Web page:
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The importance of libraries and access to information in Zimbabwe: Open Data Day 2020 report

- May 19, 2020 in Open Data Day, Open Data Day 2020, zimbabwe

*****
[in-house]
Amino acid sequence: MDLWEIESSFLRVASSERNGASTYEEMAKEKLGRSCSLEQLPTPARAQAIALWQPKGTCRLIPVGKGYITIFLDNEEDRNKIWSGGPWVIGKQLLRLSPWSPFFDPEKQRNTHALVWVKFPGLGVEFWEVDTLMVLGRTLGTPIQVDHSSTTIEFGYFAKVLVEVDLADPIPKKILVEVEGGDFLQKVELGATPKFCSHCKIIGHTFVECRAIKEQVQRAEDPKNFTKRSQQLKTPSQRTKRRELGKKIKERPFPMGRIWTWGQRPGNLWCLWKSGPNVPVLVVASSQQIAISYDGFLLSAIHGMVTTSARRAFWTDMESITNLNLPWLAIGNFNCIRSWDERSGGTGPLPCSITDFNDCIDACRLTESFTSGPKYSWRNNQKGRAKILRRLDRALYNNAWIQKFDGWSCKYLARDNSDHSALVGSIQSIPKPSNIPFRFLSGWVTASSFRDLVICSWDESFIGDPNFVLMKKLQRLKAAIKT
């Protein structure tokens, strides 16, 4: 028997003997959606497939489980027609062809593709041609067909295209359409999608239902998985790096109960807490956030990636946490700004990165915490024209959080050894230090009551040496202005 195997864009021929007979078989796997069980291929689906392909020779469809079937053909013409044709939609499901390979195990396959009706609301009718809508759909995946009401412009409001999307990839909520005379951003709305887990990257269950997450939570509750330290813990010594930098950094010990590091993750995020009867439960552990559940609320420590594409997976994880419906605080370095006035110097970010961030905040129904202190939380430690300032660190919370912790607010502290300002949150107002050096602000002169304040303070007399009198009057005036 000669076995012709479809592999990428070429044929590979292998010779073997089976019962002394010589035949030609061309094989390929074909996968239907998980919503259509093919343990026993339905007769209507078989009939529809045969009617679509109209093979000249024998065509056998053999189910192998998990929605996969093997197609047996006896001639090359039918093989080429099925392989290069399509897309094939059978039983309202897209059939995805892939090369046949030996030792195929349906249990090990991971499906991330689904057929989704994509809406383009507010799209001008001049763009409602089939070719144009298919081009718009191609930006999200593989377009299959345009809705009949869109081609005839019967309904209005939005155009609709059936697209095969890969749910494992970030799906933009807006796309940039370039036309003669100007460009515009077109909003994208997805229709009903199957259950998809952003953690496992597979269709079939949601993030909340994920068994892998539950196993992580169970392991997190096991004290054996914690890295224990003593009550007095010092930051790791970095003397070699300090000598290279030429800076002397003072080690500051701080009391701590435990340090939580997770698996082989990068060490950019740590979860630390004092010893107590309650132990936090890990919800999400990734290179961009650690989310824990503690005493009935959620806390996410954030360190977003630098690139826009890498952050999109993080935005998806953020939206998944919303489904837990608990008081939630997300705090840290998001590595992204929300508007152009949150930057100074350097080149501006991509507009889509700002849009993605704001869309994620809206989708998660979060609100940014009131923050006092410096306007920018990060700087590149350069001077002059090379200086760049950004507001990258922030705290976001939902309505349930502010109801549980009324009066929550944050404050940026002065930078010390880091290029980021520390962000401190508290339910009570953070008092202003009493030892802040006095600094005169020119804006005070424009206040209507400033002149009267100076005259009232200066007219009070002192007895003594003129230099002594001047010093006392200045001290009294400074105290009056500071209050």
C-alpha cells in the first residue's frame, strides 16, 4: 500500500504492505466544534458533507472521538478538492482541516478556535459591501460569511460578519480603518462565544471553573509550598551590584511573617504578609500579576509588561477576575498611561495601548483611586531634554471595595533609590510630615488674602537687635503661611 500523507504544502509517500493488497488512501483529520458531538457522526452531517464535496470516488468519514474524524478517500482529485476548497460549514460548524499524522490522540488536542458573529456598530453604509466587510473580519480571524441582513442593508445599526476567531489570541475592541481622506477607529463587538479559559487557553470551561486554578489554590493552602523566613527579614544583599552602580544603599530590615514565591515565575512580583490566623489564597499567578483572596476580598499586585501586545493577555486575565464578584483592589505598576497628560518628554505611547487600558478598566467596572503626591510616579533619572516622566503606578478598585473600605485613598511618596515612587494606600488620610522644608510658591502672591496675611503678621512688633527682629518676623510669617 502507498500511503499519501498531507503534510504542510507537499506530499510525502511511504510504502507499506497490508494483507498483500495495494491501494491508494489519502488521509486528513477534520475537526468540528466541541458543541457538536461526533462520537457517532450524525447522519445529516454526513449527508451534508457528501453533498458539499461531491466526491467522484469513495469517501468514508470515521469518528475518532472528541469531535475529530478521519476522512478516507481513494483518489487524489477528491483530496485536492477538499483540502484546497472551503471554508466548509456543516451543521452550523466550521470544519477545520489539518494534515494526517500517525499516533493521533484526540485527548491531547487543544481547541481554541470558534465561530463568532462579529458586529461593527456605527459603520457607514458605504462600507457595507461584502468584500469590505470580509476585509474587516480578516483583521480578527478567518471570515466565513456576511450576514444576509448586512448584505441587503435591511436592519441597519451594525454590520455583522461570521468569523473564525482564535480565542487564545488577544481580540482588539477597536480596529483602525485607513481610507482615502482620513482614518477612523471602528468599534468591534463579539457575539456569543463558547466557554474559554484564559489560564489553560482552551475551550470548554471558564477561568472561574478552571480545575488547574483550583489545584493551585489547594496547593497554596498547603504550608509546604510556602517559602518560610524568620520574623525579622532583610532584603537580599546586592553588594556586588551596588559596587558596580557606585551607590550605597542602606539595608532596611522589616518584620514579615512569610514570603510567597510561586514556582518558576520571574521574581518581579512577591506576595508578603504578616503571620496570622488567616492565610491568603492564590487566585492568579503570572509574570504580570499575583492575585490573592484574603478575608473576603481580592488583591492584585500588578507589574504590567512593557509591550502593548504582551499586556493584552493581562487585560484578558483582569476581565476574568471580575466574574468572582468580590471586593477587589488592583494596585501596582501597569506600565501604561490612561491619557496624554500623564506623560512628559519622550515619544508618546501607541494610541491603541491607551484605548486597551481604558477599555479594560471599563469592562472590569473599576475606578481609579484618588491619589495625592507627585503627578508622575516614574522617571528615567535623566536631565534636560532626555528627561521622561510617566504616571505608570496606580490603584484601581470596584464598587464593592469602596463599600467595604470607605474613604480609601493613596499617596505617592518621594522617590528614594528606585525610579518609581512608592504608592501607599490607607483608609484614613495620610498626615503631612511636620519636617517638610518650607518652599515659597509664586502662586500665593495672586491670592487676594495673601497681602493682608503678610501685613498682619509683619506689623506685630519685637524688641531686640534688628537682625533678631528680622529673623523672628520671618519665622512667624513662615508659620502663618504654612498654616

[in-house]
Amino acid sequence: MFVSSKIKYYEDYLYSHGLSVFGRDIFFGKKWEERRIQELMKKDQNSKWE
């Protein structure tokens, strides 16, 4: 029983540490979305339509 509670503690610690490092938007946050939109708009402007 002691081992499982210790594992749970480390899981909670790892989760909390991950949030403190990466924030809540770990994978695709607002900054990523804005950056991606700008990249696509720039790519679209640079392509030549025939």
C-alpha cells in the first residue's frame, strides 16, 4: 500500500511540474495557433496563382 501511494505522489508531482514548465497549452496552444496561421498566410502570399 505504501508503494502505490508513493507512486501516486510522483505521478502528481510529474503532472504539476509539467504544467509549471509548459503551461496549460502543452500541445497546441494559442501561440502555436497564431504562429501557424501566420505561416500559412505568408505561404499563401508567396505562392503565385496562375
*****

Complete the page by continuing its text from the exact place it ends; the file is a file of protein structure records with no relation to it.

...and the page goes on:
On Saturday 7th March 2020, the tenth Open Data Day took place with people around the world organising over 300 events to celebrate, promote and spread the use of open data. Thanks to generous support from key funders, the Open Knowledge Foundation was able to support the running of more than 60 of these events via our mini-grants scheme This blogpost is a report by Shadreck Ndinde from the Zimbabwe Library Association who received funding from the Foreign and Commonwealth Office to highlight the importance of open data in promoting and supporting the girl child as well as raising the negative effects of gender-based violence against women and the role that libraries can play in providing current awareness to communities. The Zimbabwe Library Association (ZimLA) through one of its branches in Masvingo Province successfully hosted the international open data event at Chirichoga High School in Masvingo Province on the 7th of March 2020. Parents, members of the community and peer groups met under the theme ‘Data for Equal Development’. Open Data Day is an annual event celebrated internationally on the 7th of March. Zimbabwe was among several countries in Africa selected by the Open Knowledge Foundation to conduct the workshop.  ZimLA’s event highlighted the importance of open data in promoting and supporting the girl child as well as raising the negative effects of gender-based violence against women. It displayed the role that libraries can play in providing current awareness to communities and how these communities can access information. The main thrust of our event was to educate the girl child on the importance of open data. Data or information should be always available, free and accessible. This would benefit the girl child especially those in rural areas who are deprived their rights through early marriages, rape, forced marriages and domestic violence. The association plays a part in the global fight for gender equality. ZimLA seeks to promote awareness on the Beijing Declaration and Platform for Action (1995). The event created an opportunity for the librarians do demonstrate the role played by libraries in delivering on the Sustainable Developmental Goal number 5, ‘Achieve gender equality and empower all women and girls’ in line with the International Federation of Library Associations and Institutions (IFLA) United Nations (UN) Agenda 2030. Students presented a number of songs and poems that highlighted the importance of open data to the girl child. The event also created an opportunity for policy makers to discuss how libraries can provide free open data and deliver on the UN SDGs and national vision 2030 as well as the Africa vision 2063.  The headmaster Mr Masomere gave opening remarks at the event and called upon libraries to support development and awareness. The library was both a vital resource for students and served as a fact-driven organisation. Representing the National Executive Council (NEC), Mr Praymore Tendai gave a presentation that highlighted that 32% of girls in Zimbabwe were married off before they attained 18 years of age. 4% were married before they turned 15 and approximately 1 in every 3 girls was married for the age of 18. The girl child was the most vulnerable member at household level. He also spoke about the role of open data in the development of Zimbabwe and how the lack of information was a main cause for the vice. The delegates also discussed how libraries may be more effective in dealing with the social inequality and child marriages.    Member of Parliament Masvingo West Constituency and Child President of the Chiefs Parliament of Zimbabwe, Ms Tsitsi Mutyaka thanked the national library association for bringing the event to rural communities like Nemwanwa where girls are normally left out. “We learned the importance of open data in libraries, we learnt on how we can use the open data in improving our lives and changing our lives for the better and stopping early child marriages, early pregnancies and gender based violence,” said Ms Mutyaka. She challenged the community authorities to create space for libraries and leisure for children. The National Treasurer, Mr Poterai, later presented on open data and community libraries. He highlighted the role played by community libraries in providing affordable and free information to their patrons. Delegates got a chance to network and interact with the students at the end of the presentations. There were a number of discussions that saw the event closing past the set time of 3pm on the programme.